Animism: Its Scope and Limits

In Tiddy Smith (ed.), Animism and Philosophy of Religion. Springer Verlag. pp. 199-226 (2022)
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Abstract

What should we be animists about? This chapter aims to answer that question. I begin by distinguishing between ontological and ideological formulations of animism. I suggest that plausible forms of animism will be merely ideological, and I distinguish between full-strength and less-than-full-strength animism. Next, I consider the extent to which idealism, pantheism and panpsychism might be taken to support some sort of universal animism. I conclude that there is no plausible form of full-strength universal animism. After noting that animals are the easy case for animism, I turn to a discussion of a range of hard cases: flora, geological features, astronomical bodies, word tokens, artefacts and institutions. I will argue that we should not be full-strength animists about any of these things. Finally, I will consider whether the discussion that I have given is insensitive to the kinds of reasons that people have had for holding animistic beliefs about things other than animals. In this last part of the discussion, I draw a clear distinction between veneration of flora, artefacts, etc., and the belief that flora, artefacts, etc., are full-strength animated.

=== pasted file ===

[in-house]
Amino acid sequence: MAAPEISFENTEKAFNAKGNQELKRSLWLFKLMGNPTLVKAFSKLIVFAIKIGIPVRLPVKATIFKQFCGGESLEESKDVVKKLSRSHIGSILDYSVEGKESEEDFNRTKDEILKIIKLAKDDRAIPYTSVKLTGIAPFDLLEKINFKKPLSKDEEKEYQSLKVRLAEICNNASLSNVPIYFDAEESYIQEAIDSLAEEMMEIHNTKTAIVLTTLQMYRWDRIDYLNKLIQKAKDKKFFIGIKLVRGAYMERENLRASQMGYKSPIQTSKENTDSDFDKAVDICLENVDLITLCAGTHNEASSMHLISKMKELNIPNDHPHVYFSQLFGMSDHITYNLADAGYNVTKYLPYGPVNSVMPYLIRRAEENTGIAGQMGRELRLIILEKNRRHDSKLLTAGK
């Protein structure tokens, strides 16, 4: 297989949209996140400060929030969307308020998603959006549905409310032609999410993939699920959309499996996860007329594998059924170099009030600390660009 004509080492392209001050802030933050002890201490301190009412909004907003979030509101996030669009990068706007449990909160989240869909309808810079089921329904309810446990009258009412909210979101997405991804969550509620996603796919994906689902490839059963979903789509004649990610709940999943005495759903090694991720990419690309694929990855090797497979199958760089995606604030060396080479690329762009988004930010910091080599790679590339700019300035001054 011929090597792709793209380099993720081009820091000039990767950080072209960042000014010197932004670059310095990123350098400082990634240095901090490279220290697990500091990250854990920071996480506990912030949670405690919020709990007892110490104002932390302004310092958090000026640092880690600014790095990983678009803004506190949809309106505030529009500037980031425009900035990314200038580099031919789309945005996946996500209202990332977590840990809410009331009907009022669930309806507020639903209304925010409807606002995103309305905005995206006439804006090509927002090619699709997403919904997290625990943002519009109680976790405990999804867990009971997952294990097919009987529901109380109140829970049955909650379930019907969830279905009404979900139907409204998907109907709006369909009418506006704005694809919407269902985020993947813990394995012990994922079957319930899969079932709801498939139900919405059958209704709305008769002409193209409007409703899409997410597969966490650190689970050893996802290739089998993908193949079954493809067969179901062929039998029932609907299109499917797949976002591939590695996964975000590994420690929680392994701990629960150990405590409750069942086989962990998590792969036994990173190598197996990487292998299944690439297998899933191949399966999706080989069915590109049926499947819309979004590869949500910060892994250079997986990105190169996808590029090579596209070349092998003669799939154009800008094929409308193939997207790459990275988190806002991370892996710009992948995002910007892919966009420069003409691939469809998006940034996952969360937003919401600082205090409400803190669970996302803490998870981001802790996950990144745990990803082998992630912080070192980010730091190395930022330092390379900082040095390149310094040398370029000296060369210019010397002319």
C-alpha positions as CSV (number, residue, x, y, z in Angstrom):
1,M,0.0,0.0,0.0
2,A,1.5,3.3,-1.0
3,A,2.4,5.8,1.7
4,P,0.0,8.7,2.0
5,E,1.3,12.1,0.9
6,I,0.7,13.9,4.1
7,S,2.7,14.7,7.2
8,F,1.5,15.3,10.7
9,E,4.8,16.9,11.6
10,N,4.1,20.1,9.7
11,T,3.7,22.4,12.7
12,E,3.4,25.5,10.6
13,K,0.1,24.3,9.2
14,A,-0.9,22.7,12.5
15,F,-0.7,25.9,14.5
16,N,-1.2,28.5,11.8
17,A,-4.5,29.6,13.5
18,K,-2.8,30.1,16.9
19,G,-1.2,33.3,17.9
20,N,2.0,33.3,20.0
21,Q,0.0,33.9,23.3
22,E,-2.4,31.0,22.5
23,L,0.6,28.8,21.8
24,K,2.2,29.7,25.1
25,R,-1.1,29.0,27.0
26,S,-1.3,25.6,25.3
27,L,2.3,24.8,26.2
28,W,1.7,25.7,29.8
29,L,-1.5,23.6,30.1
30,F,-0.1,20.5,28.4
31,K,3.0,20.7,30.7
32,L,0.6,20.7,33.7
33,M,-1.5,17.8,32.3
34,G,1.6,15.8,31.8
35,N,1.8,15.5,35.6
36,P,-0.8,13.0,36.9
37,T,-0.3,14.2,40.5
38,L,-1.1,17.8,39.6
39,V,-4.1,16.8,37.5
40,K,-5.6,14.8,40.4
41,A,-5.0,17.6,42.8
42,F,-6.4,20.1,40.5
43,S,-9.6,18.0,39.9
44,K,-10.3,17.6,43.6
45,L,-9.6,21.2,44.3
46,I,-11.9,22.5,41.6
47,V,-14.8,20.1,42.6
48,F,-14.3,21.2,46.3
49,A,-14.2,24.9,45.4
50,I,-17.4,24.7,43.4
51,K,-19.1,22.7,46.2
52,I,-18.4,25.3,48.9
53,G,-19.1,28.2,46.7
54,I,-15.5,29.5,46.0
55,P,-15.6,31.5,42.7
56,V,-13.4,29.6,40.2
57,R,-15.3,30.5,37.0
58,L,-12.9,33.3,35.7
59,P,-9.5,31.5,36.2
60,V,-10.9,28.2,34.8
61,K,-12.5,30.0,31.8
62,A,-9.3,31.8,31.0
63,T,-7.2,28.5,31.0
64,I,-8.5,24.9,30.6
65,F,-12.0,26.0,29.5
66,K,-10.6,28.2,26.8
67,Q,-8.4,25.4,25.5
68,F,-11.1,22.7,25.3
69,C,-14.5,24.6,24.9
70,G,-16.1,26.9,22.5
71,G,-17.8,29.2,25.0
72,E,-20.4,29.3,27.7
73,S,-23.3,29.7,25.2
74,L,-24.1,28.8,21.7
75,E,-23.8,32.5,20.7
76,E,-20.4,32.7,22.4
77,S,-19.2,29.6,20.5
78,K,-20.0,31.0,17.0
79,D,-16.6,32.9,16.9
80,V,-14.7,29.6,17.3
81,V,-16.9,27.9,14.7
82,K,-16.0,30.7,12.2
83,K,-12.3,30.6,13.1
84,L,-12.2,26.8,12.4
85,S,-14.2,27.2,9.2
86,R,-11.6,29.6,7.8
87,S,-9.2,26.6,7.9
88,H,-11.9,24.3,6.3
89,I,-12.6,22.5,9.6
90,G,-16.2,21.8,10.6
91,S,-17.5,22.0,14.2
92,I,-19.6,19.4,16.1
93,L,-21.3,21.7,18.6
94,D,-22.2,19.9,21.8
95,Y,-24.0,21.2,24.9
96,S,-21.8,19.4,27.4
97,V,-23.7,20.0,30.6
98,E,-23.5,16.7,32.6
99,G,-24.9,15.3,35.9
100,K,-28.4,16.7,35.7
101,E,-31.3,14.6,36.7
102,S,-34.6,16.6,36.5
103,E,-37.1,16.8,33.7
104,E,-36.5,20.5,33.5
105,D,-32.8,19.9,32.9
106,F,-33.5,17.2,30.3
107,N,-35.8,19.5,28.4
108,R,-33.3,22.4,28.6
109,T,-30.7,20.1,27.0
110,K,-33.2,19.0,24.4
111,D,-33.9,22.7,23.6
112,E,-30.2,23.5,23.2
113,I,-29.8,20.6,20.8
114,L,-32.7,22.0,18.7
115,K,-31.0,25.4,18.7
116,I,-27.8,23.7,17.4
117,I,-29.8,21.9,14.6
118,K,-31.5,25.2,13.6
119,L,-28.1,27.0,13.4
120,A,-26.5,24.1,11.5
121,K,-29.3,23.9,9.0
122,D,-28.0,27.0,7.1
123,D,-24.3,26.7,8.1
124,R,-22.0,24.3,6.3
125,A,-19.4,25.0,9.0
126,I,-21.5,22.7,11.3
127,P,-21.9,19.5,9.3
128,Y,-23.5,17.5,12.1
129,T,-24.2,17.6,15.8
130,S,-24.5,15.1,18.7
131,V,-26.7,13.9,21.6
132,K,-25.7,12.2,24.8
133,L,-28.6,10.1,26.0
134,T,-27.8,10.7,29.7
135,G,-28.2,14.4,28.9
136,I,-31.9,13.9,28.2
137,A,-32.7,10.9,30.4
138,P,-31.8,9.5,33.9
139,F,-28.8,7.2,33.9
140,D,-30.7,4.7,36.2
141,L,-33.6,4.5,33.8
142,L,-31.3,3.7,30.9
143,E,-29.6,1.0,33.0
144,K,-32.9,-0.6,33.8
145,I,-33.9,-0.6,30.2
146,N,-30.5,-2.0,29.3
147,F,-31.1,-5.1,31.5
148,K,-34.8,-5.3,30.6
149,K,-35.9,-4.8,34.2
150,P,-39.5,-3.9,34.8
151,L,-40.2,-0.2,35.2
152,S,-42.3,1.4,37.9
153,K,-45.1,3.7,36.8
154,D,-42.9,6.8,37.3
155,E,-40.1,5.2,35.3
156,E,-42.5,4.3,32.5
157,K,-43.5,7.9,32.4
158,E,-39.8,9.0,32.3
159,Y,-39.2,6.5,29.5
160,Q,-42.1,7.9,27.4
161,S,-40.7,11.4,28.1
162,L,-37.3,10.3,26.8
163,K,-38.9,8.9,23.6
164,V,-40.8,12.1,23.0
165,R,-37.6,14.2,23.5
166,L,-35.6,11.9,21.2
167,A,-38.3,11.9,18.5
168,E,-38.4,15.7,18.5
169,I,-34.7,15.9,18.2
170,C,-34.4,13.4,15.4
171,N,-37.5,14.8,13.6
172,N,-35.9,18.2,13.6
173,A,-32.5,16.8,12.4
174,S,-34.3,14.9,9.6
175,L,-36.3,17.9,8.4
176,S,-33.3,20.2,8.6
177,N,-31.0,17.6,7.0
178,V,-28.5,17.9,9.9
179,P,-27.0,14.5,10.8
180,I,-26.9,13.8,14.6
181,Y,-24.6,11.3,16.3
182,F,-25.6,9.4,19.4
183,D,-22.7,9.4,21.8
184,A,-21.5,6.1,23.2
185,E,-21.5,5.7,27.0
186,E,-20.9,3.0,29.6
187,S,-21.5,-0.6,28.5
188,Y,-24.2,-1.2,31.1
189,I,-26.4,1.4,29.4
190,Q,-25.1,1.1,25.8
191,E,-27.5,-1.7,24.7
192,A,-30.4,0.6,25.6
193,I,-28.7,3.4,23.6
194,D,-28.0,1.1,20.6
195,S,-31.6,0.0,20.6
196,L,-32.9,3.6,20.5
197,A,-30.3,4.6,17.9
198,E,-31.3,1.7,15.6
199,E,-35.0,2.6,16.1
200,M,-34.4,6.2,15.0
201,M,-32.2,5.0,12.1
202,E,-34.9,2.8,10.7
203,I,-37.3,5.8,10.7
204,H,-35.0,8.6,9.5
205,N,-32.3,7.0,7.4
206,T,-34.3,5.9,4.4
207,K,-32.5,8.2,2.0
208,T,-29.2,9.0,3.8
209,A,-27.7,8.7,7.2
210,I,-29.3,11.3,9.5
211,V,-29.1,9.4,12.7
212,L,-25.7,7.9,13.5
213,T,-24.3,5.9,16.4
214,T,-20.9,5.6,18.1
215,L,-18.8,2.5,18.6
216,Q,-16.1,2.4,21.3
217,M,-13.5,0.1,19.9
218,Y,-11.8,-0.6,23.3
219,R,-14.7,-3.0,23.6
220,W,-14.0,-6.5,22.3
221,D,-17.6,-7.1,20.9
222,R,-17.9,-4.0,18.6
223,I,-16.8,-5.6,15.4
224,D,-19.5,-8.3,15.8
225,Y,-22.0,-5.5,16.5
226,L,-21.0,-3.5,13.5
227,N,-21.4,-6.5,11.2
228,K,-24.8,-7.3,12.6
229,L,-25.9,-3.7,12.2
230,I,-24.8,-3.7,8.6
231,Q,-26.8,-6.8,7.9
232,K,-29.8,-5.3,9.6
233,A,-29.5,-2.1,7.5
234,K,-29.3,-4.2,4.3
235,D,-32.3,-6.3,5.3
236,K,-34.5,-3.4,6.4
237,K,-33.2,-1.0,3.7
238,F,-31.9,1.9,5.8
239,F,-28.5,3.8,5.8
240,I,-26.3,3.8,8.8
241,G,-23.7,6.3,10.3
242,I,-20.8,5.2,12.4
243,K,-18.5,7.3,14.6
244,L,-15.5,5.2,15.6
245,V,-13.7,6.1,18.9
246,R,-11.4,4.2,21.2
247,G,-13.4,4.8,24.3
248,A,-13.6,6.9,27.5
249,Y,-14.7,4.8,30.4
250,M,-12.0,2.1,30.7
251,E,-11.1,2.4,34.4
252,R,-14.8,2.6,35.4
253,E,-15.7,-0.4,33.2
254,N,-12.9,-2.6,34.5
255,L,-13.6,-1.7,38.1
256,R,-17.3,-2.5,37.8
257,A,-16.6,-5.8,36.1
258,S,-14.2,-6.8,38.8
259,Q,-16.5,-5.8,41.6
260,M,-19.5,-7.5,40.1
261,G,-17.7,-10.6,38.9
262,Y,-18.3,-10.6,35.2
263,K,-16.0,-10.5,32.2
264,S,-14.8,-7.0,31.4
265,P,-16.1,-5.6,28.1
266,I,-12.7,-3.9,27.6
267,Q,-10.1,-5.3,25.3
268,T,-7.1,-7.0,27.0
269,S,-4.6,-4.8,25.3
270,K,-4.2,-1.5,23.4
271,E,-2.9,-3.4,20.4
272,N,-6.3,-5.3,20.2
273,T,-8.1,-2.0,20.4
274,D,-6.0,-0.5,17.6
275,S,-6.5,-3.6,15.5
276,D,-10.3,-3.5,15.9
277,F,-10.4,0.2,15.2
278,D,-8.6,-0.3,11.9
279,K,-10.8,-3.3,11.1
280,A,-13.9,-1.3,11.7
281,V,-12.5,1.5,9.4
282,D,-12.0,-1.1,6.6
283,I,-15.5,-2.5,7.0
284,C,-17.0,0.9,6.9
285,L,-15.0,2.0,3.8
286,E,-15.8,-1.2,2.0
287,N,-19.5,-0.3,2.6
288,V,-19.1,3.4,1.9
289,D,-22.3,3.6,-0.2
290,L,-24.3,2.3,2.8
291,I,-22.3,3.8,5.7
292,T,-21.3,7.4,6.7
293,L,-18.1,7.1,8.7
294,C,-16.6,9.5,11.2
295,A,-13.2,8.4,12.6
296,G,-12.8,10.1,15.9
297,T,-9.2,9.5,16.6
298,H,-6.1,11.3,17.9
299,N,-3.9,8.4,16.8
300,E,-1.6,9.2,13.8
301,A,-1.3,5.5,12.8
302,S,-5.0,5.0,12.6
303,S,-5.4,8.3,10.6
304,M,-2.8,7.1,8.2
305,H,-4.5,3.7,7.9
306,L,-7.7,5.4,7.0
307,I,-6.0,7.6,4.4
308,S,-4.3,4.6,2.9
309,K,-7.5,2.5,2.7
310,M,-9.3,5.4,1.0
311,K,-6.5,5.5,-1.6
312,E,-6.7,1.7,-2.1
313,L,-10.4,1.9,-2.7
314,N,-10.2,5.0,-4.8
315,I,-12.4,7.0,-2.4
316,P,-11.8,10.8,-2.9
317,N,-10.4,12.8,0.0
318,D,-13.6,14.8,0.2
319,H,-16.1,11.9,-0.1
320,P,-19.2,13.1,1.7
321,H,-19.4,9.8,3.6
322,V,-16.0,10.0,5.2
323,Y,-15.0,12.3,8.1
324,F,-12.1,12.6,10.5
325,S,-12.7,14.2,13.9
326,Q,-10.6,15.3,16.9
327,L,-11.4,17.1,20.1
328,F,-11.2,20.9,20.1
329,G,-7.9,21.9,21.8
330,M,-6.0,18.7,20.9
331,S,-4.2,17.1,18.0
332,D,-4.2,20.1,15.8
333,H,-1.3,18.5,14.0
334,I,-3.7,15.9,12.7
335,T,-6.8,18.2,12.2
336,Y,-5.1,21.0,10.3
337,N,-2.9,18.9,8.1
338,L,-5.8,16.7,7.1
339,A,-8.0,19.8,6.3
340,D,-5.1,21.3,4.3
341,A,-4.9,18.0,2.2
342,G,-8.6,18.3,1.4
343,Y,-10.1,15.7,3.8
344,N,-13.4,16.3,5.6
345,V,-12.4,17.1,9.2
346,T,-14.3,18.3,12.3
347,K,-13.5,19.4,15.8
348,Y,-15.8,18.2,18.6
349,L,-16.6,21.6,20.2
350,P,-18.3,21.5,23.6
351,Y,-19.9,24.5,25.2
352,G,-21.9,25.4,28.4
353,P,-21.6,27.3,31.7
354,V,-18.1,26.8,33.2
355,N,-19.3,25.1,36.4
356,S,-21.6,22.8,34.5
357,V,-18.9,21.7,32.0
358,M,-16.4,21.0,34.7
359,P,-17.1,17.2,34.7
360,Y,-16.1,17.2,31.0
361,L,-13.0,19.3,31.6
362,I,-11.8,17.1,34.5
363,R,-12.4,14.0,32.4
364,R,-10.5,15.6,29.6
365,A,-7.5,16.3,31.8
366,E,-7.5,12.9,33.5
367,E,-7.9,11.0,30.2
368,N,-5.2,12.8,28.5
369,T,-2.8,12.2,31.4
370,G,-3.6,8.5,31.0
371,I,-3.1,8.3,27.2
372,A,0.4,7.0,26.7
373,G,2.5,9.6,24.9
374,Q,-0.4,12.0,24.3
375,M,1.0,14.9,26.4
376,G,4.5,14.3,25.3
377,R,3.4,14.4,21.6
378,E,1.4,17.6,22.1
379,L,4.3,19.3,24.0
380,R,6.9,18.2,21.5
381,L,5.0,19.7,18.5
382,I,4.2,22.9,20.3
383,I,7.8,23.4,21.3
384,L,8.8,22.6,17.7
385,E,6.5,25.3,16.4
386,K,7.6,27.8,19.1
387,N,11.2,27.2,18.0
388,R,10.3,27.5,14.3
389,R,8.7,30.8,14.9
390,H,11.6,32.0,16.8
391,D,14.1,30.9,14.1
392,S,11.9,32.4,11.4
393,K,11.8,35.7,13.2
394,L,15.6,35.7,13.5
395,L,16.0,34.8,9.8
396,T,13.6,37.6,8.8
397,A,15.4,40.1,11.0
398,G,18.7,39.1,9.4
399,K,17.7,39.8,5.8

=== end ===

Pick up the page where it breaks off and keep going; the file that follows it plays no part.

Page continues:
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Graham Oppy
Monash University

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